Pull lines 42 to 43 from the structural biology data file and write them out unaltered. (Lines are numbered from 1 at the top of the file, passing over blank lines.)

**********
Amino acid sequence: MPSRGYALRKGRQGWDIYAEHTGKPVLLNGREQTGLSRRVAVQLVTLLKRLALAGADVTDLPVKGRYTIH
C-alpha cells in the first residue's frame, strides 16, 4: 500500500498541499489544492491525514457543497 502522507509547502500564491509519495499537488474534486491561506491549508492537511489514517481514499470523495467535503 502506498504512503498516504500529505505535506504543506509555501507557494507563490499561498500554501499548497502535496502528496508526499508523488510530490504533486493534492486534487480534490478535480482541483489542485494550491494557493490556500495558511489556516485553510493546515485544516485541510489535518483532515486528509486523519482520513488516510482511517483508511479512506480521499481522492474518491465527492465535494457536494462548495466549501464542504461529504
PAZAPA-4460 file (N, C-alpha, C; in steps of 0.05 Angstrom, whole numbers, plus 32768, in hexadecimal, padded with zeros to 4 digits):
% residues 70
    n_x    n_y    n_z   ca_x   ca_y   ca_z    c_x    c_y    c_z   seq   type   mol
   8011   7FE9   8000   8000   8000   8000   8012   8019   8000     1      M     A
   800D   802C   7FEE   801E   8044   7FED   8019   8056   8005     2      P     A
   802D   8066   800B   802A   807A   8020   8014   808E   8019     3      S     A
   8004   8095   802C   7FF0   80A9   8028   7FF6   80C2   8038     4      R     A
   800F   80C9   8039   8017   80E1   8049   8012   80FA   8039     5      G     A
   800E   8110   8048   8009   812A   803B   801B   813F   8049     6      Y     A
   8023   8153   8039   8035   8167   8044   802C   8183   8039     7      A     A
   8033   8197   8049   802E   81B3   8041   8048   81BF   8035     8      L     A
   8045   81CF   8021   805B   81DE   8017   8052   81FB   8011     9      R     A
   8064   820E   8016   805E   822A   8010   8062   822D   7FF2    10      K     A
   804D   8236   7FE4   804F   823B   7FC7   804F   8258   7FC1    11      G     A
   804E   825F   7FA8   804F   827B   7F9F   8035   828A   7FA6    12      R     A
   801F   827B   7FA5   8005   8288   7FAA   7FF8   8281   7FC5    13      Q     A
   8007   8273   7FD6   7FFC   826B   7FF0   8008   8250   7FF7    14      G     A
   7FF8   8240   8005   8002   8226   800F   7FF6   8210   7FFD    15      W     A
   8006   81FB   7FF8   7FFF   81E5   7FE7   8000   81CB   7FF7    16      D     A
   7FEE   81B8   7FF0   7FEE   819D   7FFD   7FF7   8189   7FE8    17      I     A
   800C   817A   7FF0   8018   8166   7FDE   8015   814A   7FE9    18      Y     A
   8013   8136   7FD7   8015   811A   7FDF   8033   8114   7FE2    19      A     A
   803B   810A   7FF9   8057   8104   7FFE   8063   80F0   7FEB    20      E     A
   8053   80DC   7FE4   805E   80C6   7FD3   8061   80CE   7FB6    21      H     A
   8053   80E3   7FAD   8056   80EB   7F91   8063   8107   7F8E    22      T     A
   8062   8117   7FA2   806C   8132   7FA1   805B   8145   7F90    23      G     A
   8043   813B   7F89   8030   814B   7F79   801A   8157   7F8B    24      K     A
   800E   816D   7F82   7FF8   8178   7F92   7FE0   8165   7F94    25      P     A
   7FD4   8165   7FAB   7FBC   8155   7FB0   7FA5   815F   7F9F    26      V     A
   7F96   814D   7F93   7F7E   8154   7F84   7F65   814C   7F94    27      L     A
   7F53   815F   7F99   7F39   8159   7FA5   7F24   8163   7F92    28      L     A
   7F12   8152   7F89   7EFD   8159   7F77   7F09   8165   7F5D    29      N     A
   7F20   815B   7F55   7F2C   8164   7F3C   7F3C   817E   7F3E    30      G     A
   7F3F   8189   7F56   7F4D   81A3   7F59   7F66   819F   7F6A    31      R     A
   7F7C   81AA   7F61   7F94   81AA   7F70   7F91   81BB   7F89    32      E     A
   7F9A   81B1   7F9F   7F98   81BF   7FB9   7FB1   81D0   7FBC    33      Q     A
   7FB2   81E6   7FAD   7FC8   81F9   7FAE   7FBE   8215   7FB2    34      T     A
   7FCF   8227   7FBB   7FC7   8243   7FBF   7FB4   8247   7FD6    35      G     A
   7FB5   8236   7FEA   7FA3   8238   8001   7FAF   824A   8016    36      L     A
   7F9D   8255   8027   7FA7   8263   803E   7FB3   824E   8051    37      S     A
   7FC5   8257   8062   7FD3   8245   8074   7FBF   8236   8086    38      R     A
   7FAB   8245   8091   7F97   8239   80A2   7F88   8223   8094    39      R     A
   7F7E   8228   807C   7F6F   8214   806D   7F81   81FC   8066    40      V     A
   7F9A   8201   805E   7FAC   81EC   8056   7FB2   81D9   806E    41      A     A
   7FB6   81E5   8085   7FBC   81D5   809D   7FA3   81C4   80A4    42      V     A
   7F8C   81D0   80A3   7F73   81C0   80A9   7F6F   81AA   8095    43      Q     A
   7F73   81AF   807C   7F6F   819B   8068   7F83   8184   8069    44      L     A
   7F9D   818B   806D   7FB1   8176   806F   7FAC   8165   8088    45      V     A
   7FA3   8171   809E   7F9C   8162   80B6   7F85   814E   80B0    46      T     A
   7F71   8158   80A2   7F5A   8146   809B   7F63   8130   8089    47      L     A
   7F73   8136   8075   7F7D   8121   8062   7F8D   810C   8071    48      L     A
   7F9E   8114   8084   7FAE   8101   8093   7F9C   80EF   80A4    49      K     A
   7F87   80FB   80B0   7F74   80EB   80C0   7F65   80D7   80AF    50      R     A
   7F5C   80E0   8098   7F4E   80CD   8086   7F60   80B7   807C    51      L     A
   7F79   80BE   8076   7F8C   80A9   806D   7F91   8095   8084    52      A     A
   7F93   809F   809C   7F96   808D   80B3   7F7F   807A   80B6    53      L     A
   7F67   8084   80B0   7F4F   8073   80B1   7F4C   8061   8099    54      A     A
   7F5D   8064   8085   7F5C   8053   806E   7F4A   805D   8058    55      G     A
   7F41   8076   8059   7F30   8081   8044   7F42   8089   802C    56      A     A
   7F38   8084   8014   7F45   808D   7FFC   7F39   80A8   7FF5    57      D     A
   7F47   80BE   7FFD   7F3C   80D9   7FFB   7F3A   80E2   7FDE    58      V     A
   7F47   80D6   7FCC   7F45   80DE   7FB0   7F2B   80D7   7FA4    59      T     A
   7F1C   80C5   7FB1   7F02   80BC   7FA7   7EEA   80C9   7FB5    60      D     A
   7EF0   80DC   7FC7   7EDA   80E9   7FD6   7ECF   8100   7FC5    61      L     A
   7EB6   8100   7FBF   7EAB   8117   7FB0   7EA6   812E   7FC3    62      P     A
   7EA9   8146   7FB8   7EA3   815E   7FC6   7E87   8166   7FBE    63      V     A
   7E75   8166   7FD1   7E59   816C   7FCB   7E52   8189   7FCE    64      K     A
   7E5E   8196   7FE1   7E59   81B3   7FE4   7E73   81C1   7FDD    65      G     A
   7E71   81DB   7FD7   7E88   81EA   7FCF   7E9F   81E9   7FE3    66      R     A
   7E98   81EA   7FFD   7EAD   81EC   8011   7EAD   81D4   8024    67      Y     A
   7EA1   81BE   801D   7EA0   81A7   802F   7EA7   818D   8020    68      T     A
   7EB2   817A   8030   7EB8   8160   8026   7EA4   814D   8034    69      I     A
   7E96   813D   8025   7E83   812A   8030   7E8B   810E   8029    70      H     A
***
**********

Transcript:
   7F9D   8255   8027   7FA7   8263   803E   7FB3   824E   8051    37      S     A
   7FC5   8257   8062   7FD3   8245   8074   7FBF   8236   8086    38      R     A